Soil Aquifer Treatment (SAT) is being studied as a means of water quality renovation of a secondary effluent for potable reuse. During SAT, infiltration of effluent through the vadose zone provides removal of effluent organic matter primarily through biodegradation, and to a lesser extent, through sorption. A major concern is that effluent organic matter can function as disinfection by-product (DBP) precursors upon recovery and post-disinfection. Through laboratory simulations of SAT, we have found that 50 - 60 % of the dissolved organic carbon (DOC) present in secondary effluent can potentially be removed by biodegradation, with preozonation increasing removal to 60 - 70 %. The resultant water contains DOC at levels comparable to a typical surface water used for potable purposes; moreover, upon chlorination, regulated DBPs are formed at levels below or near the United States of America's drinking water standards. However, significant nitrification was observed in our SAT simulations with an un-nitrified effluent, yielding levels of nitrate above the USA drinking water standard.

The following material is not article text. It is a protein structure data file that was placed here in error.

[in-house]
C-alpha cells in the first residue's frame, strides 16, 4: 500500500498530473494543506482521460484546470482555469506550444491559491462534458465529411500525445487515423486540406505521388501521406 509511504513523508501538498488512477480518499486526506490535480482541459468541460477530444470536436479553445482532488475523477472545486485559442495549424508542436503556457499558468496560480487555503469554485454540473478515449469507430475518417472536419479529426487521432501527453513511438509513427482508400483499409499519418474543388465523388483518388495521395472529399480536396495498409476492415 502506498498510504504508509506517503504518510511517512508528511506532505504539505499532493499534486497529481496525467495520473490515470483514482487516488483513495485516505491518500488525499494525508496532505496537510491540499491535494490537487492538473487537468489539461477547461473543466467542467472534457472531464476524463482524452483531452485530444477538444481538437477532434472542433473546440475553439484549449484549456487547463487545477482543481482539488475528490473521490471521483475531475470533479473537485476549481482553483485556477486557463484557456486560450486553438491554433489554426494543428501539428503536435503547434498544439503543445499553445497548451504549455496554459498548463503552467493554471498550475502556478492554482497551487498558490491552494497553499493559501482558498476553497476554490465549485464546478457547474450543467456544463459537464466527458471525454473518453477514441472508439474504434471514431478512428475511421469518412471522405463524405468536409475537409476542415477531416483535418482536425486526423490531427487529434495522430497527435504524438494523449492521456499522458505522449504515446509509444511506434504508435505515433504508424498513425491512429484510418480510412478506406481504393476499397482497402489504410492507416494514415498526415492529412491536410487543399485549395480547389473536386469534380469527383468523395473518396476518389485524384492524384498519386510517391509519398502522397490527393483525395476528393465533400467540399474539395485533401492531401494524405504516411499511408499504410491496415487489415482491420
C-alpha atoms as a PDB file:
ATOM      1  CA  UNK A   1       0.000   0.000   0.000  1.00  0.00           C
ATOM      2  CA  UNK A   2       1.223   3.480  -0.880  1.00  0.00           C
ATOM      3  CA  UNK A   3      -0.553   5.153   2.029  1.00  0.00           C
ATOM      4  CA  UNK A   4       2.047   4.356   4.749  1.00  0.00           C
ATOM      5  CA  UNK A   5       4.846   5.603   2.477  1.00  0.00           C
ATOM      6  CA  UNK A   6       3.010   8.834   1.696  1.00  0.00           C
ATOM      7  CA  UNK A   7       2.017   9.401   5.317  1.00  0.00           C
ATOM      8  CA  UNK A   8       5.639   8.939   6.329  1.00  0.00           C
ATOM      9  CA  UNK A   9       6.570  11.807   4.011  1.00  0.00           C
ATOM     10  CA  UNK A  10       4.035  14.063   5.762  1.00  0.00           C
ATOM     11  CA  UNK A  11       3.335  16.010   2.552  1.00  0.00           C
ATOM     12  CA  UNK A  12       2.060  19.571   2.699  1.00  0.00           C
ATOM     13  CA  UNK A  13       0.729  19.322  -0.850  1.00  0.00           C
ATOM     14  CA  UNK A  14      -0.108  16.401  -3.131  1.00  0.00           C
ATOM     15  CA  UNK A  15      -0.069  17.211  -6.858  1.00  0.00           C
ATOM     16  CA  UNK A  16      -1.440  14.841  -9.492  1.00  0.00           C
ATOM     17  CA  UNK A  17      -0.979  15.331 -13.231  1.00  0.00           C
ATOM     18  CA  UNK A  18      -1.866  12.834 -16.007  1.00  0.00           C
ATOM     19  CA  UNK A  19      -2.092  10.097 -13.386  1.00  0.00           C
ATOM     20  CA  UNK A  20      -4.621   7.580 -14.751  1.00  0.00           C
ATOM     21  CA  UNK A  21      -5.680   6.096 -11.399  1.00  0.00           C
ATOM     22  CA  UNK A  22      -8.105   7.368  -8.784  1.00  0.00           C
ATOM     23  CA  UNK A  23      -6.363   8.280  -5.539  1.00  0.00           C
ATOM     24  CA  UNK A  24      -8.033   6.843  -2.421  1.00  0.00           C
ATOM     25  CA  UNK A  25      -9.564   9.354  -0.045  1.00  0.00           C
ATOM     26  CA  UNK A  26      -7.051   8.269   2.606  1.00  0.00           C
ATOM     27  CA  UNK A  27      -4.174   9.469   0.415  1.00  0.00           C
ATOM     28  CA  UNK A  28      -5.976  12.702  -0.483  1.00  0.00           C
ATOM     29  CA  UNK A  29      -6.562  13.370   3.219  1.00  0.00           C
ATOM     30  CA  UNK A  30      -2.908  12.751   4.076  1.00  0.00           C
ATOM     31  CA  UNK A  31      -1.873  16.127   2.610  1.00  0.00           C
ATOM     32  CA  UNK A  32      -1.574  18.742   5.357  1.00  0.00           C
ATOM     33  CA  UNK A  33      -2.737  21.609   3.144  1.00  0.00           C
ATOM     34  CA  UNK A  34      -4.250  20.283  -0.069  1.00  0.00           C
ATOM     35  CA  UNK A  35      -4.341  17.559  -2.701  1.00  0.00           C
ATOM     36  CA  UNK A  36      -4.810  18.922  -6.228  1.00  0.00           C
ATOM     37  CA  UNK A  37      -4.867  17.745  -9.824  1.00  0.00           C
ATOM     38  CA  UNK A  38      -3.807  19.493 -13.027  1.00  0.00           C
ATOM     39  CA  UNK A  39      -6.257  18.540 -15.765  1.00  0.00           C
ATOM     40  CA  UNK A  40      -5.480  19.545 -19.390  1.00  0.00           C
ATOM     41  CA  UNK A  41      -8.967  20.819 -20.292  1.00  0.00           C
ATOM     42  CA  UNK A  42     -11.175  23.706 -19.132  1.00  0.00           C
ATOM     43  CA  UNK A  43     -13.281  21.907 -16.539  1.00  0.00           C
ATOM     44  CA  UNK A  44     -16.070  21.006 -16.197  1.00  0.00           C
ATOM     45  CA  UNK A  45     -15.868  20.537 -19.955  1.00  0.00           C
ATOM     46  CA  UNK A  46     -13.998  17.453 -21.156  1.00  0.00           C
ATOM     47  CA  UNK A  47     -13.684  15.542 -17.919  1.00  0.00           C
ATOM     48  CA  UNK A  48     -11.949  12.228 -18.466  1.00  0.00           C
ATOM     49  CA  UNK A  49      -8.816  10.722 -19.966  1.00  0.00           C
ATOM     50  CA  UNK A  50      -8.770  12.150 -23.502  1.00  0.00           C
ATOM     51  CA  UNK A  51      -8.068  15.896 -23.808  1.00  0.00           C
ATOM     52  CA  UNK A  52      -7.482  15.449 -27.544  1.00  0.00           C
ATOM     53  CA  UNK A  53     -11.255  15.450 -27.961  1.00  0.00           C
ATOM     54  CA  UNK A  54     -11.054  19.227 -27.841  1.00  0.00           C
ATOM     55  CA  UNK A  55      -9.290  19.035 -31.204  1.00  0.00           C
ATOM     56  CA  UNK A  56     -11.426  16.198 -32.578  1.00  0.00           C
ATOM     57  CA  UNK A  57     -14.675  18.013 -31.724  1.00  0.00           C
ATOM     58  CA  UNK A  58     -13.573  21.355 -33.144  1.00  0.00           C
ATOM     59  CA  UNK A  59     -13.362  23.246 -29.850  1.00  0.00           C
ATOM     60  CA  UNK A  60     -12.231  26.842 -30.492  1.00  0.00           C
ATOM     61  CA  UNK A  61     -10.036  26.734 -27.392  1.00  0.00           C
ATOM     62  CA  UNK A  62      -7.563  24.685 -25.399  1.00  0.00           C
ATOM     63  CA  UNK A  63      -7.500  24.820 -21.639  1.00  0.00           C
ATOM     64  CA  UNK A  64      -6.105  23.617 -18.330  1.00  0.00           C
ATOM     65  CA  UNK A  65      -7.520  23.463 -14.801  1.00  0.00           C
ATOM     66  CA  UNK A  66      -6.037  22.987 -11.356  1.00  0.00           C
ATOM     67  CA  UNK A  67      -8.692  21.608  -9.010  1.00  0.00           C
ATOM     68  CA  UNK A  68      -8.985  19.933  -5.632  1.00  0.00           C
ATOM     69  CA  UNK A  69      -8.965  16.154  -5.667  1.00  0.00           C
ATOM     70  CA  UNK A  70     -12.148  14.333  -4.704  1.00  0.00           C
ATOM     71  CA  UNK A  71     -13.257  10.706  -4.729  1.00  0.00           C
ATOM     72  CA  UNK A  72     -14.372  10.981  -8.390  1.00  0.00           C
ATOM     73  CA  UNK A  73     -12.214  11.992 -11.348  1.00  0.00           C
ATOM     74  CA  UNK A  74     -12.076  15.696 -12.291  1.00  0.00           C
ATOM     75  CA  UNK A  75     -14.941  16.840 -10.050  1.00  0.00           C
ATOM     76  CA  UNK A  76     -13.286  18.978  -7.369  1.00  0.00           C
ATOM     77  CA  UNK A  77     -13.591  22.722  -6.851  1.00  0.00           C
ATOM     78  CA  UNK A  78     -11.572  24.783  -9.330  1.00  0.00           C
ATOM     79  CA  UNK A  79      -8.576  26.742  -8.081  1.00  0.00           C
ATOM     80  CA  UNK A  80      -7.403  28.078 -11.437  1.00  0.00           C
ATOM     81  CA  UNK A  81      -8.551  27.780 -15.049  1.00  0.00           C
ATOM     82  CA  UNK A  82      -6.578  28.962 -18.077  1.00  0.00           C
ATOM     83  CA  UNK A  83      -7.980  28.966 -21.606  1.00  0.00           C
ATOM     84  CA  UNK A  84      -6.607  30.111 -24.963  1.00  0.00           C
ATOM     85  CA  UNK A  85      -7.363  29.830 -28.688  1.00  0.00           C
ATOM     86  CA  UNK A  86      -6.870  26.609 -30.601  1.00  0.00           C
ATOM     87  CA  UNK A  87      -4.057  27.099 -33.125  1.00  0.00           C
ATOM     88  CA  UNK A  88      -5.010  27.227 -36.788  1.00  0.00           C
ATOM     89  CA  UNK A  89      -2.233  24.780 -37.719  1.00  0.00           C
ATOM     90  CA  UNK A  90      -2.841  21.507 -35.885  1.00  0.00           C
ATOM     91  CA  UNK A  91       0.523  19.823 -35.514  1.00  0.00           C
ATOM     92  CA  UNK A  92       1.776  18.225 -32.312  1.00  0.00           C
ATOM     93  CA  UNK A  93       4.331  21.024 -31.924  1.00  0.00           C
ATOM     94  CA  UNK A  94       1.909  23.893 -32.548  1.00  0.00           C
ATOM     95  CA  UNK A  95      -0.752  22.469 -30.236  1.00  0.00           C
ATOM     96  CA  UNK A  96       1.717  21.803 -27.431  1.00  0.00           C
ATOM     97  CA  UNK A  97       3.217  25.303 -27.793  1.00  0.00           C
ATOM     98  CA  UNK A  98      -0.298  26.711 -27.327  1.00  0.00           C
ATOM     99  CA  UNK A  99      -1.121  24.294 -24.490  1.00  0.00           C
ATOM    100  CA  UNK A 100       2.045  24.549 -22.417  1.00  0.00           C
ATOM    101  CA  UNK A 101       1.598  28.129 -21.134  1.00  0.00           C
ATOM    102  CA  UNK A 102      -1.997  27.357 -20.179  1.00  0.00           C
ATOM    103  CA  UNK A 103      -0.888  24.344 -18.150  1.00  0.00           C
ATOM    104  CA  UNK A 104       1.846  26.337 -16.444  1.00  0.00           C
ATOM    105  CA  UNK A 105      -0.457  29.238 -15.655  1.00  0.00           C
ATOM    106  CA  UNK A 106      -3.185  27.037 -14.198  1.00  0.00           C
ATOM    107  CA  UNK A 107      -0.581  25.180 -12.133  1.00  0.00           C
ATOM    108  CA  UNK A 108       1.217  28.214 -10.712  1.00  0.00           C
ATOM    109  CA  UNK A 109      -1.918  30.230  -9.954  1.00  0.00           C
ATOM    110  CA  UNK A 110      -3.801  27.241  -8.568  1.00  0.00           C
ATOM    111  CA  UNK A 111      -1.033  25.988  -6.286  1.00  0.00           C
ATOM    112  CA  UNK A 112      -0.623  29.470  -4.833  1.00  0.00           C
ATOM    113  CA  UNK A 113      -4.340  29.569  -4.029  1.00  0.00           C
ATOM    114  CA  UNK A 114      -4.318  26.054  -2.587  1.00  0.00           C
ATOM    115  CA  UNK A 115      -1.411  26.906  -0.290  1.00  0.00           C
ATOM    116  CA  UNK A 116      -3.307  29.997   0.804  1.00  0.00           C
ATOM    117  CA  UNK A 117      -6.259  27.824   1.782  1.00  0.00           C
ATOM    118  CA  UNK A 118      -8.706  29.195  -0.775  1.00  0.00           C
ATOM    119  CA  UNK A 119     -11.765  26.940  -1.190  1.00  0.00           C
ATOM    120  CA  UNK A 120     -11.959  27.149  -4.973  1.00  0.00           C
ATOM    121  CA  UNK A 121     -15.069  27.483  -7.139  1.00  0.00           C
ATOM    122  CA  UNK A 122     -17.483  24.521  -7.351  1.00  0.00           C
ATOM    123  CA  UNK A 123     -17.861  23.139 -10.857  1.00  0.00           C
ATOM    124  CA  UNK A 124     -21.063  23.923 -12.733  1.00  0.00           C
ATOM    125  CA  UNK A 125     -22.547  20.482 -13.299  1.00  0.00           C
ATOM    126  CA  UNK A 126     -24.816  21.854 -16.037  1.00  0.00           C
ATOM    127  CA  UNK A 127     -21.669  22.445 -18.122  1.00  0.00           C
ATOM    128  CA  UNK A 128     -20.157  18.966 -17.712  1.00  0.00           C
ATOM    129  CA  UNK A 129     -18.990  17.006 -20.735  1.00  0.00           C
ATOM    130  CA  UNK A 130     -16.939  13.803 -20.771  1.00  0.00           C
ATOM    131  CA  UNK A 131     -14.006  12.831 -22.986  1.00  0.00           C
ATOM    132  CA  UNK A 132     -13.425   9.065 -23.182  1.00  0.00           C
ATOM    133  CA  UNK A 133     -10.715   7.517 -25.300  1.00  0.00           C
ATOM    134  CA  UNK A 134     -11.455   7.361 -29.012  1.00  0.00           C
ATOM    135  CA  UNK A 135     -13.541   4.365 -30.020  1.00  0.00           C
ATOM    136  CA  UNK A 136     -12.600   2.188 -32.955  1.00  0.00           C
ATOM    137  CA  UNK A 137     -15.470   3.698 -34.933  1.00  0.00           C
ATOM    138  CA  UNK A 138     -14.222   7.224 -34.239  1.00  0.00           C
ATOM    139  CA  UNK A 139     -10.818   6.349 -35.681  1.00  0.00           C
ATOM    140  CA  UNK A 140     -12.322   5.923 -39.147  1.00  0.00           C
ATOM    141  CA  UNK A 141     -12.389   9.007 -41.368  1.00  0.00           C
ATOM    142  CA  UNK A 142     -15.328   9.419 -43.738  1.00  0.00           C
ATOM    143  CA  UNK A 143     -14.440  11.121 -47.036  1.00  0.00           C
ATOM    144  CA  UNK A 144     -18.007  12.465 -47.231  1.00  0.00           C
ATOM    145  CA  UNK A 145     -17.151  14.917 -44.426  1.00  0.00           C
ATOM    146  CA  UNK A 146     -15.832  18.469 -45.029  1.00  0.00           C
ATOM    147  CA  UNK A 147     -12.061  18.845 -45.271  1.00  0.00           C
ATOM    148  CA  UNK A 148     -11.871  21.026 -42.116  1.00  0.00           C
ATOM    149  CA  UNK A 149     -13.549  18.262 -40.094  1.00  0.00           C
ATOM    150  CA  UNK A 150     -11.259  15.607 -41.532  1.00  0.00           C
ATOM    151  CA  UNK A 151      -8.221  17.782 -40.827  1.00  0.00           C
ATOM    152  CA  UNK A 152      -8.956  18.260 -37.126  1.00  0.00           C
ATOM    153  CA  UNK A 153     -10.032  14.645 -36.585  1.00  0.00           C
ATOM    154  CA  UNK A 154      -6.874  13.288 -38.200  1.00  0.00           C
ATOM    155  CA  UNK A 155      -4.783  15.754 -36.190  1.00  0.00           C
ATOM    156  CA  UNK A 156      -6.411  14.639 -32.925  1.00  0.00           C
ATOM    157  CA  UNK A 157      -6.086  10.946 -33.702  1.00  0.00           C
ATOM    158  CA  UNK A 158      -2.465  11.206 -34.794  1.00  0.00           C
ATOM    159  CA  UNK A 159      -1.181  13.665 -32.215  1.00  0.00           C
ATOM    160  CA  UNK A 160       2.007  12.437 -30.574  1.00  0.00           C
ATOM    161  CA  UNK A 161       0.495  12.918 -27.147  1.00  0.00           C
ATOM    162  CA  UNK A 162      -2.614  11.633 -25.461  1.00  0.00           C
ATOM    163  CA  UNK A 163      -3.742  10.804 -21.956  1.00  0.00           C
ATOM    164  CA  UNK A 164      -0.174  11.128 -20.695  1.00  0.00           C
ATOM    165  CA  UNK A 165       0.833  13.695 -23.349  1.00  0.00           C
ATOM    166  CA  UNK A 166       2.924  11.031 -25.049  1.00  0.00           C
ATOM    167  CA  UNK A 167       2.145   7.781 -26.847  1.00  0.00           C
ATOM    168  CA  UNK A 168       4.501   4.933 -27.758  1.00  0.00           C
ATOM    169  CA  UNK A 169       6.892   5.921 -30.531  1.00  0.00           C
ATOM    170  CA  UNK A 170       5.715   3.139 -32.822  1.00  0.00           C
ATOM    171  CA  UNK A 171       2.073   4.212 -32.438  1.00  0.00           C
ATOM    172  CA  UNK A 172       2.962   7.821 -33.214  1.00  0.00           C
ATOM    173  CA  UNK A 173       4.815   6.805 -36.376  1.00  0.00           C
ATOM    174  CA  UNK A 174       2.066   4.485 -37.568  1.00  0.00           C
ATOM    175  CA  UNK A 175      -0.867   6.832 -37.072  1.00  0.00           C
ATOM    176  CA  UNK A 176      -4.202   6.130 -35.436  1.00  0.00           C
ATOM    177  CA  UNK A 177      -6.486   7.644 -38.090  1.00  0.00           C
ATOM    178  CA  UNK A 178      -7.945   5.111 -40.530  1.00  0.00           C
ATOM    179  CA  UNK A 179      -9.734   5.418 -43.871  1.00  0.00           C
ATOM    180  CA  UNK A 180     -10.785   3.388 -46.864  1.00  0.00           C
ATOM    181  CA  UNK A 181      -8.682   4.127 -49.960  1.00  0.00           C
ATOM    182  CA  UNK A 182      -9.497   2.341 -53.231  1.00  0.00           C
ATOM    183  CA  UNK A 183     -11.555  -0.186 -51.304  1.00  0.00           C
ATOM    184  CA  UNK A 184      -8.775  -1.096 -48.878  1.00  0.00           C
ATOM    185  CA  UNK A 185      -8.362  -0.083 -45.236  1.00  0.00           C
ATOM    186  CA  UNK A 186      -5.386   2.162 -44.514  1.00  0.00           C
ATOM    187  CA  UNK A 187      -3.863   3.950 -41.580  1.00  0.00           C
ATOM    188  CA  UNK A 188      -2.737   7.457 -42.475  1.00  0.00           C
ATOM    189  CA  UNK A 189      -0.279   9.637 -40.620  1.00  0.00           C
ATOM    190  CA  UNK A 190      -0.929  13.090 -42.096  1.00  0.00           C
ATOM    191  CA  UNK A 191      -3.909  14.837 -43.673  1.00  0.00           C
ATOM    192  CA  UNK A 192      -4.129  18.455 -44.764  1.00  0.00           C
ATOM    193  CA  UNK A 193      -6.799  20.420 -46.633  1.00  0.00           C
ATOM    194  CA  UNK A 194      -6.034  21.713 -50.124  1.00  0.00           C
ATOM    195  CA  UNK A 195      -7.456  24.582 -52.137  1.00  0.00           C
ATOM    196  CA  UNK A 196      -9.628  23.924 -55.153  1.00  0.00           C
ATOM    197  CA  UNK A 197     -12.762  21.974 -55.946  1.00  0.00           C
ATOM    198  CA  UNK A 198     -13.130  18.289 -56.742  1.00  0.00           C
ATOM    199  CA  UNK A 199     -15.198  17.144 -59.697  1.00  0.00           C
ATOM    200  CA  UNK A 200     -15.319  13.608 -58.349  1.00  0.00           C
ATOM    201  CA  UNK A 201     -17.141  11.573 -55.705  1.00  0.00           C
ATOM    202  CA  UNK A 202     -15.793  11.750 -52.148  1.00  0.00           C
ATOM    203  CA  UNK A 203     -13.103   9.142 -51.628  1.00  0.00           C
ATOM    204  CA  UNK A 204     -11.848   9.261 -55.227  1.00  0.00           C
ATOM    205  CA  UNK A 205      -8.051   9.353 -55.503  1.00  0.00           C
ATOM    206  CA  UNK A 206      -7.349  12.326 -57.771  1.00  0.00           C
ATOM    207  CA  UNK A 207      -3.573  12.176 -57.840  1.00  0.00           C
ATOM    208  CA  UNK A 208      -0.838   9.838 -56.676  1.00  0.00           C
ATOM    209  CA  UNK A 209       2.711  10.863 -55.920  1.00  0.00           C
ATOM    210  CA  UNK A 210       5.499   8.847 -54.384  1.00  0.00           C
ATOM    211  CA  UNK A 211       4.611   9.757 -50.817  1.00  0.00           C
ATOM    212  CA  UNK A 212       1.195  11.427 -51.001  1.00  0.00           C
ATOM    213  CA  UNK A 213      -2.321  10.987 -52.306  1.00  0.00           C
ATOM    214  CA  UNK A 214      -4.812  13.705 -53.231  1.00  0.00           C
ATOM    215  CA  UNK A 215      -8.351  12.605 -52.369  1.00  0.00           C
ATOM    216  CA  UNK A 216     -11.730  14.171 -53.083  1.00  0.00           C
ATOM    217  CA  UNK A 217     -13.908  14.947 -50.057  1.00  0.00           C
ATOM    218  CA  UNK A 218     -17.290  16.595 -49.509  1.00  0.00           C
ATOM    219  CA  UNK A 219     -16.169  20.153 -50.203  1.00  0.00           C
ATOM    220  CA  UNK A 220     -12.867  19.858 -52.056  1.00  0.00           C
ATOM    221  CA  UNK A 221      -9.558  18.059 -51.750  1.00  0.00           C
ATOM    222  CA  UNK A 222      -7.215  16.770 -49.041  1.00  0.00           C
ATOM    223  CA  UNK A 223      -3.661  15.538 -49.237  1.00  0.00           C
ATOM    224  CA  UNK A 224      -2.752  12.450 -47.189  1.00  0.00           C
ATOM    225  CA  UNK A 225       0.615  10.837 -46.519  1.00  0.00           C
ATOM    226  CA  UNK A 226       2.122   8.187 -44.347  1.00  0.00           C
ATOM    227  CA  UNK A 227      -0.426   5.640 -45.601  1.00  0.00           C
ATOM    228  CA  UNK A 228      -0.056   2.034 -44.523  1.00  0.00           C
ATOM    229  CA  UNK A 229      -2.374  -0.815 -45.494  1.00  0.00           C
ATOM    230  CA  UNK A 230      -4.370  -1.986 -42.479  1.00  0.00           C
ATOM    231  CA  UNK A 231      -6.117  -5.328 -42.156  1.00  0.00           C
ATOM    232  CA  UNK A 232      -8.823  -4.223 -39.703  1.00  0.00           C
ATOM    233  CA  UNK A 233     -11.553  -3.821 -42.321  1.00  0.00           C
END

Organic matter, biodegradability, wastewater, ozone, geofiltration.
G Amy, University of Colorado at Boulder, USA